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Examples of Treatments by Peter D. Verheyen


Conservation of the Nuremberg Chronicle: An illustrated report

Japanese Paper Reback

This is a relatively recent addition to the repertoire of the book conservator. Using Japanese paper the conservator can repair joints, headcaps and corners with a minimal of amount of effort. The repair is then touched up and refurbished with acrylic paints and an acrylic wax. This is quick, simple, yet aesthically pleasing repair which works well on almost all bindings be they of leather, vellum, cloth or paper.

Full Conservation Treatment

This example shows a full treatment on an 18th century French history of the Catholic church. There was extreme mold damage to ca. the last 50pp and the rear board. The leather covering was removed, the boards consolidated and repaired, the paper repaired using a "pulp-fill" technique and Japanese paper. It was then resewn as needed, new endbands sewn, and then recovered with new calfskin, and the original covering fragments reapplied.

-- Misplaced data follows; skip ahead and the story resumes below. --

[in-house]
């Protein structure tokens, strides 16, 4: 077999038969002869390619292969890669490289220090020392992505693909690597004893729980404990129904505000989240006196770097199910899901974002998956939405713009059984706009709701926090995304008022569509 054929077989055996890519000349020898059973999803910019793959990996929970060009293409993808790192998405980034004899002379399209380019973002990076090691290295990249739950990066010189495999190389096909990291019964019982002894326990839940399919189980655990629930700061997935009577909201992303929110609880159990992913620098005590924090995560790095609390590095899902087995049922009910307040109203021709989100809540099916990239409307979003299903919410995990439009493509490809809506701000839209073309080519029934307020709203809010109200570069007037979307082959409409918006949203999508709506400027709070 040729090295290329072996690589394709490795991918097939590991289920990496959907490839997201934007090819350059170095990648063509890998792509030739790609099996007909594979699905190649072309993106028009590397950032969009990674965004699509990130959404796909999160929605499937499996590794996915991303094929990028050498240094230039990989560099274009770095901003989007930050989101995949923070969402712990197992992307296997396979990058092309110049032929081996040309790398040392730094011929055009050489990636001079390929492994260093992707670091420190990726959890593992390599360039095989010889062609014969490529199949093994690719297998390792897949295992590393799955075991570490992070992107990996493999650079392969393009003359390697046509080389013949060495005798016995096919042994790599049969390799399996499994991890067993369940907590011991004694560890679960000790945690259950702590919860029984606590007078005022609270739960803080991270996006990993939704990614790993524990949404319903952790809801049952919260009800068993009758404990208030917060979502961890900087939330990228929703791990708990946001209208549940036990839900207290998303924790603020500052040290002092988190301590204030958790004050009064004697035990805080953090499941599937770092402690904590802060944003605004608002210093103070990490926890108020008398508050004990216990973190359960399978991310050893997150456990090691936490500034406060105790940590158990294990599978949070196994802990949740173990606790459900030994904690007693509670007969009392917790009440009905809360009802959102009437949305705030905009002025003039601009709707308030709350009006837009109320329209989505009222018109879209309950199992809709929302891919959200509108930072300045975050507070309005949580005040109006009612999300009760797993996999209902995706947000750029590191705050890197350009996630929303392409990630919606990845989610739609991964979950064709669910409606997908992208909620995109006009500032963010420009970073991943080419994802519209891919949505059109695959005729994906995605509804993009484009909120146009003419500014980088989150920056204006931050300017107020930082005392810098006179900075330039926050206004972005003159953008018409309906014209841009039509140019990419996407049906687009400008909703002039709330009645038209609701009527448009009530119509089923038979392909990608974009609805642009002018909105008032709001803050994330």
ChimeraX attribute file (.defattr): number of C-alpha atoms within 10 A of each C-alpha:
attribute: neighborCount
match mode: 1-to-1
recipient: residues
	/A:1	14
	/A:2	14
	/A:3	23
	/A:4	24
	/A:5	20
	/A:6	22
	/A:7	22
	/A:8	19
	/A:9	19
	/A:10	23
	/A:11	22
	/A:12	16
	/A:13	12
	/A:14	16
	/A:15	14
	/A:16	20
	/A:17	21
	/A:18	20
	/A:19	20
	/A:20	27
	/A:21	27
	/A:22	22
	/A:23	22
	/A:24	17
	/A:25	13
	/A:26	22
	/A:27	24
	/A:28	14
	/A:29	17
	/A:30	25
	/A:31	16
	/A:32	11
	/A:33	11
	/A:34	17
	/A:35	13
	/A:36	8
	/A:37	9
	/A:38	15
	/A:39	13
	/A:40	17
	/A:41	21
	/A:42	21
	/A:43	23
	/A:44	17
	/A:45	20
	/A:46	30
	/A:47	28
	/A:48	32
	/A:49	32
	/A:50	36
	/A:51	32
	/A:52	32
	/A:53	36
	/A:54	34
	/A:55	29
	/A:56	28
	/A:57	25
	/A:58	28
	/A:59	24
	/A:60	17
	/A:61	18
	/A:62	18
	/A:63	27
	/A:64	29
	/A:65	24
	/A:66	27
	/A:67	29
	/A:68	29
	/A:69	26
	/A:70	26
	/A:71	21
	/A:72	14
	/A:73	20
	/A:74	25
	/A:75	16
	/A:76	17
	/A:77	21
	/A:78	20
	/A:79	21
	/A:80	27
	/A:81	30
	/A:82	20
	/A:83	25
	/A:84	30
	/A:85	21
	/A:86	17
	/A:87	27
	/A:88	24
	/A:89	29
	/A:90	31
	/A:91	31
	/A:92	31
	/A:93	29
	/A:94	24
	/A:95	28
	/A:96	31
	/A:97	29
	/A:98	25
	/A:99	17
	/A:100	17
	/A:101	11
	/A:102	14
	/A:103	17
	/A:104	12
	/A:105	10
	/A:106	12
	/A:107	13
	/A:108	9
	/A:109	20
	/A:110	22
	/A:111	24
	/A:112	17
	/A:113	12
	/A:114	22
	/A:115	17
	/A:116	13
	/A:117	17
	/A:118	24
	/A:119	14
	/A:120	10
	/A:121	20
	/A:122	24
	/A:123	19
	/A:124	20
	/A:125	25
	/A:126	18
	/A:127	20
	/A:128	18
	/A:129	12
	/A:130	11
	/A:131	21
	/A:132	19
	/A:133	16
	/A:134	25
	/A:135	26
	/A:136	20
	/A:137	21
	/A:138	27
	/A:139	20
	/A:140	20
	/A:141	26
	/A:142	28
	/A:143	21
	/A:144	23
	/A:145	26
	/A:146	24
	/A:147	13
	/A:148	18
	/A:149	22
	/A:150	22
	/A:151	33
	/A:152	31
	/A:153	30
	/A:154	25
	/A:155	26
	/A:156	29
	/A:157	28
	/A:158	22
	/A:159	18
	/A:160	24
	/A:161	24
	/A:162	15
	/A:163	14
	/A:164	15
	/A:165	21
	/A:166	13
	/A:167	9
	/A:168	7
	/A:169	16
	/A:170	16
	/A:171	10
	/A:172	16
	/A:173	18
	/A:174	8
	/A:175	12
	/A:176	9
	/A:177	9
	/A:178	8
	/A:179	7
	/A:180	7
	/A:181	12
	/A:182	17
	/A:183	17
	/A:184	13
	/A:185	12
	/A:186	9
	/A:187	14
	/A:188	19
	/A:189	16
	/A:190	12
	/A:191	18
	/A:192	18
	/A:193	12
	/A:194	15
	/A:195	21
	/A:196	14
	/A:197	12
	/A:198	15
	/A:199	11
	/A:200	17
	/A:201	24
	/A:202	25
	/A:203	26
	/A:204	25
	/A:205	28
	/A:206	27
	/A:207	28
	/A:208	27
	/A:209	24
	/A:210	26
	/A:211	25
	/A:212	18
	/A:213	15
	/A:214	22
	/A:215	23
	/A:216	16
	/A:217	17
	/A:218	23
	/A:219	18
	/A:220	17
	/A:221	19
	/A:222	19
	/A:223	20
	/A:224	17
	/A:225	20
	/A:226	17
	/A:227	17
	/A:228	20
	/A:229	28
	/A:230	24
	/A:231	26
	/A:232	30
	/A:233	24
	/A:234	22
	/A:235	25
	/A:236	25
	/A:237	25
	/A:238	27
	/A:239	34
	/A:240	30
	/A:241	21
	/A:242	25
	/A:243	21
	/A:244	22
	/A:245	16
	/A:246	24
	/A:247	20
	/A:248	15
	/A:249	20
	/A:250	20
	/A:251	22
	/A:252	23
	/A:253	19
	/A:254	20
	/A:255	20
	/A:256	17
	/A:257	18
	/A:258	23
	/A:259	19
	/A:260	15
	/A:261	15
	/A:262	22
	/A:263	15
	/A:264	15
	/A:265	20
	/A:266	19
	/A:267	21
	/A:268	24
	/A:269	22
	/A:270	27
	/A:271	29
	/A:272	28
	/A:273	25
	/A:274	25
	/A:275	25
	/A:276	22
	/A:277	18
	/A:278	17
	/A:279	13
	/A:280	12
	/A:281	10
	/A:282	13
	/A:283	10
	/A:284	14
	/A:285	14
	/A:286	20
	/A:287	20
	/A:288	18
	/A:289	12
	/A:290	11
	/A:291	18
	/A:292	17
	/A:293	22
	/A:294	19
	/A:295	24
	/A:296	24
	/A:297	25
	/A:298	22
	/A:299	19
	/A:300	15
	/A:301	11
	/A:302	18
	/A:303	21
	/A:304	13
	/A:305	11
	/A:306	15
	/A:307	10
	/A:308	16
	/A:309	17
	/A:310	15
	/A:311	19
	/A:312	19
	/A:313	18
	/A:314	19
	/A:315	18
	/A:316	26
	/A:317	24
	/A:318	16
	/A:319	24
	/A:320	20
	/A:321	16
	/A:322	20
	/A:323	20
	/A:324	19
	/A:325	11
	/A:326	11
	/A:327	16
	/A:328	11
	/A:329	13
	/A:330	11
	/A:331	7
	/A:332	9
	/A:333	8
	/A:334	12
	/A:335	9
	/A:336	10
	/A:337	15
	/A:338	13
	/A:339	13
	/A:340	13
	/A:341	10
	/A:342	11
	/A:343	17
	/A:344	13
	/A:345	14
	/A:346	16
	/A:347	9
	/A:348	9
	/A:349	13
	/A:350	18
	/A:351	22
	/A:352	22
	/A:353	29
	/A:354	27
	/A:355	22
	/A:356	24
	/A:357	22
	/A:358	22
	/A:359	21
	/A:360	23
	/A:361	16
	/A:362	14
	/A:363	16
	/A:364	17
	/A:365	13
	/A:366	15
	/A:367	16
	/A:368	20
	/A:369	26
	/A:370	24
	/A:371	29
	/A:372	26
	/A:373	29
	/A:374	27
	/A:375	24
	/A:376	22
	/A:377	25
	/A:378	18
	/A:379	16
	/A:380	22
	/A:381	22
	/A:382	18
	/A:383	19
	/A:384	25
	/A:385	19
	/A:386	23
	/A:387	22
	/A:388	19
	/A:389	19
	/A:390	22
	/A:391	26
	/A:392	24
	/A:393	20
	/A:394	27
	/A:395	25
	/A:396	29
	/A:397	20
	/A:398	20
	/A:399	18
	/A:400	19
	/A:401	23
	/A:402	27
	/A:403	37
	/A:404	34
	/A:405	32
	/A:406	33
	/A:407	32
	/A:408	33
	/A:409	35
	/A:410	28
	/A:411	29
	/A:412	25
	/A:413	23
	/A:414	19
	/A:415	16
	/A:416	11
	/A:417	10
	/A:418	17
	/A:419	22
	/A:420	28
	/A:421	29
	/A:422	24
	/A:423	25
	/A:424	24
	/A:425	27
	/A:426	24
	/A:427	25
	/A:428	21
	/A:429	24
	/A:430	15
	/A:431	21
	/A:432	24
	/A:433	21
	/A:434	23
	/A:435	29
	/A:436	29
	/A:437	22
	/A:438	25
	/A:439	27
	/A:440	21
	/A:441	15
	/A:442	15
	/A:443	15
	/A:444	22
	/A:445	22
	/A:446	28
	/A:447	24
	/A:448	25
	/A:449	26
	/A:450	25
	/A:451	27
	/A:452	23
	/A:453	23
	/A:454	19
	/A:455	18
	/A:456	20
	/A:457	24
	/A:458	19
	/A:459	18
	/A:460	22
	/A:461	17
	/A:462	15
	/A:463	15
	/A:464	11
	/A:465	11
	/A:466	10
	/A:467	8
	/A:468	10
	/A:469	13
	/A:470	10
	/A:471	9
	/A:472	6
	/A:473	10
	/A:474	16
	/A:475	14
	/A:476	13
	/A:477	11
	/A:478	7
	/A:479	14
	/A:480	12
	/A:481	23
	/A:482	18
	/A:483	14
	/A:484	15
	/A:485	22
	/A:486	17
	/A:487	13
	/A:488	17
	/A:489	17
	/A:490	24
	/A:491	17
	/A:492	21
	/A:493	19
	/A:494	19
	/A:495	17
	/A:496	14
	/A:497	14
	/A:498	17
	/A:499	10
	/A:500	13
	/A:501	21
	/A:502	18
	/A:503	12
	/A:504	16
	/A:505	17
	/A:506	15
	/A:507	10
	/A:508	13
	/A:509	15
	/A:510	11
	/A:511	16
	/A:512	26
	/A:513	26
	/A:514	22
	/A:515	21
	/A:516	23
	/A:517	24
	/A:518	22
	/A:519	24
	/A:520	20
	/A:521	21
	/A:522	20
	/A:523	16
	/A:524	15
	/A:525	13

Vellum Rebacking

This two volume set of full vellum bindings from the early 19th century had been previously rebacked and is now again, in need of a rebacking. In order to complete the rebacking, the endsheets needed to be lifted, the spine cleaned and lined with linen. The case was reconstructed using new vellum.

Wooden Boards Binding

This early 16th century binding, while in essentially very good condition had a cracked front cover, weakened paper inner joints and was missing its clasps. The clasps on many bindings of this type are often missing or damaged because they were either removed over the course of time or because they simply wore out. In this instance, the front endsheet was carefully lifted, and partially drilled. A dowel was then inserted and sanded down till it was flush with the board. The endsheet was then lined with Japanese paper because of some other damage, and reapplied. At this time the joints were also repaired. New clasps were made of brass stock in a manner compatible with what was once there. There was still an impression/shadow of the original clasps to base this on.

All work illustrated here was completed by Peter Verheyen.

 link to Bonefolder Extras & link to Bonefolder


 

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